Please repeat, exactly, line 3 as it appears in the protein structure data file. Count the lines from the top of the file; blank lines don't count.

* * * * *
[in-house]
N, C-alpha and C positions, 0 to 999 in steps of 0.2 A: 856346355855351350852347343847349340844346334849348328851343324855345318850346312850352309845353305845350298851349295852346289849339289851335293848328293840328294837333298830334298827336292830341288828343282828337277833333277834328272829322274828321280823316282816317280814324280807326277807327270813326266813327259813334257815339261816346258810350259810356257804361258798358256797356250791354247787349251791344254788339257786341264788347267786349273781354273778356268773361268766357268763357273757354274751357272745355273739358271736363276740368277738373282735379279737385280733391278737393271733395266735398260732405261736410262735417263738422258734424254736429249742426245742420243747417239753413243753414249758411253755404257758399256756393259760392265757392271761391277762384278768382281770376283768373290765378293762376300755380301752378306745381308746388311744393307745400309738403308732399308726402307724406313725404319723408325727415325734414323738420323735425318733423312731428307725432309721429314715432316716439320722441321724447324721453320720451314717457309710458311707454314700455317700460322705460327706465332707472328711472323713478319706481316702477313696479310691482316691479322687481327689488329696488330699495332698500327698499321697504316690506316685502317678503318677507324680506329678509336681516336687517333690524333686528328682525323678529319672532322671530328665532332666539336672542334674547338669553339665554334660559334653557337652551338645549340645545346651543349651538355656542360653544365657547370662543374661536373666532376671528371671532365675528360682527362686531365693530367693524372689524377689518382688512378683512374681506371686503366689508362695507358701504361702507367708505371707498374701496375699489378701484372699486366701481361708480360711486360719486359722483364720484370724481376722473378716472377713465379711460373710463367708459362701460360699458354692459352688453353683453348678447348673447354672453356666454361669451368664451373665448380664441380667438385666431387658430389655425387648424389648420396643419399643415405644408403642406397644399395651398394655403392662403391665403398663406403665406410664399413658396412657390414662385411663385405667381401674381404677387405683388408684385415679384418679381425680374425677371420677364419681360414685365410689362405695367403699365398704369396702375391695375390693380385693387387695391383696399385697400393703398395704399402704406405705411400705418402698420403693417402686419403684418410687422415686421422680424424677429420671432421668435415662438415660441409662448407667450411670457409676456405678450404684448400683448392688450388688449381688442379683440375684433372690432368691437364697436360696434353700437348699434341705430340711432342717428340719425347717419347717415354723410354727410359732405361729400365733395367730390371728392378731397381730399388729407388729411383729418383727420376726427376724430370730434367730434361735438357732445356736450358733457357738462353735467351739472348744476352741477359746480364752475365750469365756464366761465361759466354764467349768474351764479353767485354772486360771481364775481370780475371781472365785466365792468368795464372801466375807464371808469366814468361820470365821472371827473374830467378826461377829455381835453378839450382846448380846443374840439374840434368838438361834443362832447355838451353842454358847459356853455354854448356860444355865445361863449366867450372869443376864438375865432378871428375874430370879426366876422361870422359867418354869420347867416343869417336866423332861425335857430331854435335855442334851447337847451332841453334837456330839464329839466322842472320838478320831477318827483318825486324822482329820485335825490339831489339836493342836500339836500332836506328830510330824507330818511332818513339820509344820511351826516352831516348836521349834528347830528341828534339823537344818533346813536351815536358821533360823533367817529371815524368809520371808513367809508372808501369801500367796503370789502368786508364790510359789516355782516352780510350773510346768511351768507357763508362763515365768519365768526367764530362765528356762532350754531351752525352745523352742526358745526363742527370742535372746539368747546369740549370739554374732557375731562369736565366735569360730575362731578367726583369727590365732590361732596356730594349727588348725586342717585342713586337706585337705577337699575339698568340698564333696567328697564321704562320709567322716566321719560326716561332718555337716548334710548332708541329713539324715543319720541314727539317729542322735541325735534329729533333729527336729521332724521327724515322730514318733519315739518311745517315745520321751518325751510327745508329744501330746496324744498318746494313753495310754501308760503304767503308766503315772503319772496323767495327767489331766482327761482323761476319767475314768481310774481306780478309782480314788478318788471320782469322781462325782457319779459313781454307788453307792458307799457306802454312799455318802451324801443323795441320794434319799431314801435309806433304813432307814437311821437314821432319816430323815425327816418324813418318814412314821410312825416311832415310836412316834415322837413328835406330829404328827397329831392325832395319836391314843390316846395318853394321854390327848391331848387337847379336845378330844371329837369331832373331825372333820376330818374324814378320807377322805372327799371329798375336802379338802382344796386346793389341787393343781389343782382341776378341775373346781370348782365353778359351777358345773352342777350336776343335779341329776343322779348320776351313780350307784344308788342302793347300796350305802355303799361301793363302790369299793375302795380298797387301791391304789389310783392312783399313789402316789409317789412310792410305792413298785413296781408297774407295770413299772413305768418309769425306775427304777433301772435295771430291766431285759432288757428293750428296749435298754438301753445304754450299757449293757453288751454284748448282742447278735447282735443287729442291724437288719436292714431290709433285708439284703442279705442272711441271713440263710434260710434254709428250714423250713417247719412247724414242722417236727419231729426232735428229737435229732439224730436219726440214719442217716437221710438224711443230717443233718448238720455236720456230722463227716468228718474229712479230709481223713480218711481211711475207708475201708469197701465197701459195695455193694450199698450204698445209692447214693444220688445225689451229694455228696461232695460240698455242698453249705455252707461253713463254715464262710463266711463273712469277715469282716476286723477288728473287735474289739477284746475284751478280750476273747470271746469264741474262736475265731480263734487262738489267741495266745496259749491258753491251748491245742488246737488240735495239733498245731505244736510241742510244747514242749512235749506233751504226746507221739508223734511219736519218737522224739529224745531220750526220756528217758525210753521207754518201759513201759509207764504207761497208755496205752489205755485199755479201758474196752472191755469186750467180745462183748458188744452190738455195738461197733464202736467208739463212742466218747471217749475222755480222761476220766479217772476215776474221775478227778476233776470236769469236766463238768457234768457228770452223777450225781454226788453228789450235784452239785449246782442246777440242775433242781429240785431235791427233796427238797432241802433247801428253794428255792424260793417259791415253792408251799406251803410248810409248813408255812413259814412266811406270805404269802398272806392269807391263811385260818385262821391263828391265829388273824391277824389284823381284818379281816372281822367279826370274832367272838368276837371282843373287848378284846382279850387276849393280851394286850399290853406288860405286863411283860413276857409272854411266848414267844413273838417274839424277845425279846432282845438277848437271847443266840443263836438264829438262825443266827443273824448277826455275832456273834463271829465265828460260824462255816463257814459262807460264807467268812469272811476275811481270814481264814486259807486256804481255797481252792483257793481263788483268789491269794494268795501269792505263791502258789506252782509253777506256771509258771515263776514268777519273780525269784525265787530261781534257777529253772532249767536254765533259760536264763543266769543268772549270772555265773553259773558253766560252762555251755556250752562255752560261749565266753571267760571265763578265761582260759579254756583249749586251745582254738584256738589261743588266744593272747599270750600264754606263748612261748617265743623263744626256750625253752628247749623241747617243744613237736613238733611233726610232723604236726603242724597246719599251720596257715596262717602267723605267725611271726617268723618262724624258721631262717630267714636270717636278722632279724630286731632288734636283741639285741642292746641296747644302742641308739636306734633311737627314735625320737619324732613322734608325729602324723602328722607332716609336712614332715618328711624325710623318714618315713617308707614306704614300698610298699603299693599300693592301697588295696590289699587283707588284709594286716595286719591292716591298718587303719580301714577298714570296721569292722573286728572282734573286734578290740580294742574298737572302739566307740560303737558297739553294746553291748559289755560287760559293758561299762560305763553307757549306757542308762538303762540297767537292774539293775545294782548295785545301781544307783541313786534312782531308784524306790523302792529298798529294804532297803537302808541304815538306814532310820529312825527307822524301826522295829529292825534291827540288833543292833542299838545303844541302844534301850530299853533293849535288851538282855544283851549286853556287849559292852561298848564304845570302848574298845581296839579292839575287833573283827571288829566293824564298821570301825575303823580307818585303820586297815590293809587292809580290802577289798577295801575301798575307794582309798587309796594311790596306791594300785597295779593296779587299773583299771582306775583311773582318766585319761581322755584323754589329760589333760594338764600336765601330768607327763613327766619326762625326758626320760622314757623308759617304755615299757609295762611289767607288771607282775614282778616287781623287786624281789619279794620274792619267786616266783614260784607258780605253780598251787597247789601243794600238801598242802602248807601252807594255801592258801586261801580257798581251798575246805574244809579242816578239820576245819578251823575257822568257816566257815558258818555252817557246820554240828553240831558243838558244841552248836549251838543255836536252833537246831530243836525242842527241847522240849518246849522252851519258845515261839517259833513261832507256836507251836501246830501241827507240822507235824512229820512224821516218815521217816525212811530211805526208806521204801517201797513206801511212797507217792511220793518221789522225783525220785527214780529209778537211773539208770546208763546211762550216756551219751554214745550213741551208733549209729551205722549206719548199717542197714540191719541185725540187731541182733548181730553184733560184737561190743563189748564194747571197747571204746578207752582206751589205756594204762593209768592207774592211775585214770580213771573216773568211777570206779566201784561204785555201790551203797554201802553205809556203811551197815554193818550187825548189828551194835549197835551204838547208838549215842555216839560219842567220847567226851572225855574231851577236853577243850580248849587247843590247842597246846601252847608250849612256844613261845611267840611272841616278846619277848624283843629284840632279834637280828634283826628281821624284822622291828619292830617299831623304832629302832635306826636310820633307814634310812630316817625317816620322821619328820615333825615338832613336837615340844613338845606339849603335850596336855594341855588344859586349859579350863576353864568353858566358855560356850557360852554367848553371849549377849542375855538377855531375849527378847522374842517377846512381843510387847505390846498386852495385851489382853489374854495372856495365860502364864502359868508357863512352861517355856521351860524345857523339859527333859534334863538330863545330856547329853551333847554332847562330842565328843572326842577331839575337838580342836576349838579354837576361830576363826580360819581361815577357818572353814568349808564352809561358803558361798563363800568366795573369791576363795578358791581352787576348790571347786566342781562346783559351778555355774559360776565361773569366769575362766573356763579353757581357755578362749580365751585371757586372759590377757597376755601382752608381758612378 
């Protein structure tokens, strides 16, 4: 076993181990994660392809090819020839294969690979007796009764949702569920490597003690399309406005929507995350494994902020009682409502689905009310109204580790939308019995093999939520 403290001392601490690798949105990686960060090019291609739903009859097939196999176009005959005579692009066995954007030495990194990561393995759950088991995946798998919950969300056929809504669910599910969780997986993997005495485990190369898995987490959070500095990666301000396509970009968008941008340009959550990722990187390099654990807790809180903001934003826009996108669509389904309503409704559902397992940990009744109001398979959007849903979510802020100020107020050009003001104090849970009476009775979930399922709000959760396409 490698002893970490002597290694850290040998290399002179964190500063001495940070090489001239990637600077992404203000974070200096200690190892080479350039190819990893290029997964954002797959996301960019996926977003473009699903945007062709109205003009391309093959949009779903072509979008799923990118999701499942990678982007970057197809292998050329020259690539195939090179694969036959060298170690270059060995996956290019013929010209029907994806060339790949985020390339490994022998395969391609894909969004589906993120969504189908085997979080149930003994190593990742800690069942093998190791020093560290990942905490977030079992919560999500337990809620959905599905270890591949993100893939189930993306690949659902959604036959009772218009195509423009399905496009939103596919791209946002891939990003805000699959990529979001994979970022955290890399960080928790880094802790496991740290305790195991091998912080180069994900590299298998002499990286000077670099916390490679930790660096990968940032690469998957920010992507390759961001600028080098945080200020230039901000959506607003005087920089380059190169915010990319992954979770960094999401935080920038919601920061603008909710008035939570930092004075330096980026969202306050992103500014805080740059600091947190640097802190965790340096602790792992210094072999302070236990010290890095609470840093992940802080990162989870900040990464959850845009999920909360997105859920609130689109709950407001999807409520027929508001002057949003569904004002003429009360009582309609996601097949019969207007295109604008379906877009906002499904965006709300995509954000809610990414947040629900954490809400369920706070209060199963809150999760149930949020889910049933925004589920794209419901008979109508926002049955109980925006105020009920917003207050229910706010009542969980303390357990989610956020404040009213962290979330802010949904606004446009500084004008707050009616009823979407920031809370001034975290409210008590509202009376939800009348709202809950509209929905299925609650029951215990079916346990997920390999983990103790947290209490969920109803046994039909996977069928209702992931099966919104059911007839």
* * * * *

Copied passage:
């Protein structure tokens, strides 16, 4: 076993181990994660392809090819020839294969690979007796009764949702569920490597003690399309406005929507995350494994902020009682409502689905009310109204580790939308019995093999939520 403290001392601490690798949105990686960060090019291609739903009859097939196999176009005959005579692009066995954007030495990194990561393995759950088991995946798998919950969300056929809504669910599910969780997986993997005495485990190369898995987490959070500095990666301000396509970009968008941008340009959550990722990187390099654990807790809180903001934003826009996108669509389904309503409704559902397992940990009744109001398979959007849903979510802020100020107020050009003001104090849970009476009775979930399922709000959760396409 490698002893970490002597290694850290040998290399002179964190500063001495940070090489001239990637600077992404203000974070200096200690190892080479350039190819990893290029997964954002797959996301960019996926977003473009699903945007062709109205003009391309093959949009779903072509979008799923990118999701499942990678982007970057197809292998050329020259690539195939090179694969036959060298170690270059060995996956290019013929010209029907994806060339790949985020390339490994022998395969391609894909969004589906993120969504189908085997979080149930003994190593990742800690069942093998190791020093560290990942905490977030079992919560999500337990809620959905599905270890591949993100893939189930993306690949659902959604036959009772218009195509423009399905496009939103596919791209946002891939990003805000699959990529979001994979970022955290890399960080928790880094802790496991740290305790195991091998912080180069994900590299298998002499990286000077670099916390490679930790660096990968940032690469998957920010992507390759961001600028080098945080200020230039901000959506607003005087920089380059190169915010990319992954979770960094999401935080920038919601920061603008909710008035939570930092004075330096980026969202306050992103500014805080740059600091947190640097802190965790340096602790792992210094072999302070236990010290890095609470840093992940802080990162989870900040990464959850845009999920909360997105859920609130689109709950407001999807409520027929508001002057949003569904004002003429009360009582309609996601097949019969207007295109604008379906877009906002499904965006709300995509954000809610990414947040629900954490809400369920706070209060199963809150999760149930949020889910049933925004589920794209419901008979109508926002049955109980925006105020009920917003207050229910706010009542969980303390357990989610956020404040009213962290979330802010949904606004446009500084004008707050009616009823979407920031809370001034975290409210008590509202009376939800009348709202809950509209929905299925609650029951215990079916346990997920390999983990103790947290209490969920109803046994039909996977069928209702992931099966919104059911007839």